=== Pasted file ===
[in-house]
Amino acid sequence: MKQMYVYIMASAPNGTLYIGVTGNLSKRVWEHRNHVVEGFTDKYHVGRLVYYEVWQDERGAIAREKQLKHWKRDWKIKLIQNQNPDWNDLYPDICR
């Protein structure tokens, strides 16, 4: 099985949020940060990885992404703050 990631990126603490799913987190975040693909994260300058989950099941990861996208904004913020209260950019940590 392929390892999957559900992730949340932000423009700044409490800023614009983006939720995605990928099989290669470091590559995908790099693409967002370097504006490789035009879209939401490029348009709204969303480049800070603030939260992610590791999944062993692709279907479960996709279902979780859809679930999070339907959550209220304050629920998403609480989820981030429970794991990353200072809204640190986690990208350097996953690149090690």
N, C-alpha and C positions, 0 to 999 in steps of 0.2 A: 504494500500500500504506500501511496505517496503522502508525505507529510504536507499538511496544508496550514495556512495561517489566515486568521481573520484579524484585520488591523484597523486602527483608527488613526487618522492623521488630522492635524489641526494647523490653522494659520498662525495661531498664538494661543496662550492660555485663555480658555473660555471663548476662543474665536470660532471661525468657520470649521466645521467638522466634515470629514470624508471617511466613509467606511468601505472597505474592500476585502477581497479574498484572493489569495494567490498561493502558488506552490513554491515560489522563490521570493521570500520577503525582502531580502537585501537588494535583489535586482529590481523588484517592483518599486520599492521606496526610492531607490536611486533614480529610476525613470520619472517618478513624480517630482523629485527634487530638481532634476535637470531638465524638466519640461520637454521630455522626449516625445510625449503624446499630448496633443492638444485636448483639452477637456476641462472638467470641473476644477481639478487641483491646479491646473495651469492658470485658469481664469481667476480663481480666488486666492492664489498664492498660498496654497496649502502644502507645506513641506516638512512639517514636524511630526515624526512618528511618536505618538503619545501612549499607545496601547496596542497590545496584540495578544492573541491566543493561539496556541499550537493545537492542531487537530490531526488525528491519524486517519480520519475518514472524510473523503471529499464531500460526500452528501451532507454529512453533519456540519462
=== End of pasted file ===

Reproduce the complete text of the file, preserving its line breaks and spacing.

[in-house]
Amino acid sequence: MKQMYVYIMASAPNGTLYIGVTGNLSKRVWEHRNHVVEGFTDKYHVGRLVYYEVWQDERGAIAREKQLKHWKRDWKIKLIQNQNPDWNDLYPDICR
């Protein structure tokens, strides 16, 4: 099985949020940060990885992404703050 990631990126603490799913987190975040693909994260300058989950099941990861996208904004913020209260950019940590 392929390892999957559900992730949340932000423009700044409490800023614009983006939720995605990928099989290669470091590559995908790099693409967002370097504006490789035009879209939401490029348009709204969303480049800070603030939260992610590791999944062993692709279907479960996709279902979780859809679930999070339907959550209220304050629920998403609480989820981030429970794991990353200072809204640190986690990208350097996953690149090690």
N, C-alpha and C positions, 0 to 999 in steps of 0.2 A: 504494500500500500504506500501511496505517496503522502508525505507529510504536507499538511496544508496550514495556512495561517489566515486568521481573520484579524484585520488591523484597523486602527483608527488613526487618522492623521488630522492635524489641526494647523490653522494659520498662525495661531498664538494661543496662550492660555485663555480658555473660555471663548476662543474665536470660532471661525468657520470649521466645521467638522466634515470629514470624508471617511466613509467606511468601505472597505474592500476585502477581497479574498484572493489569495494567490498561493502558488506552490513554491515560489522563490521570493521570500520577503525582502531580502537585501537588494535583489535586482529590481523588484517592483518599486520599492521606496526610492531607490536611486533614480529610476525613470520619472517618478513624480517630482523629485527634487530638481532634476535637470531638465524638466519640461520637454521630455522626449516625445510625449503624446499630448496633443492638444485636448483639452477637456476641462472638467470641473476644477481639478487641483491646479491646473495651469492658470485658469481664469481667476480663481480666488486666492492664489498664492498660498496654497496649502502644502507645506513641506516638512512639517514636524511630526515624526512618528511618536505618538503619545501612549499607545496601547496596542497590545496584540495578544492573541491566543493561539496556541499550537493545537492542531487537530490531526488525528491519524486517519480520519475518514472524510473523503471529499464531500460526500452528501451532507454529512453533519456540519462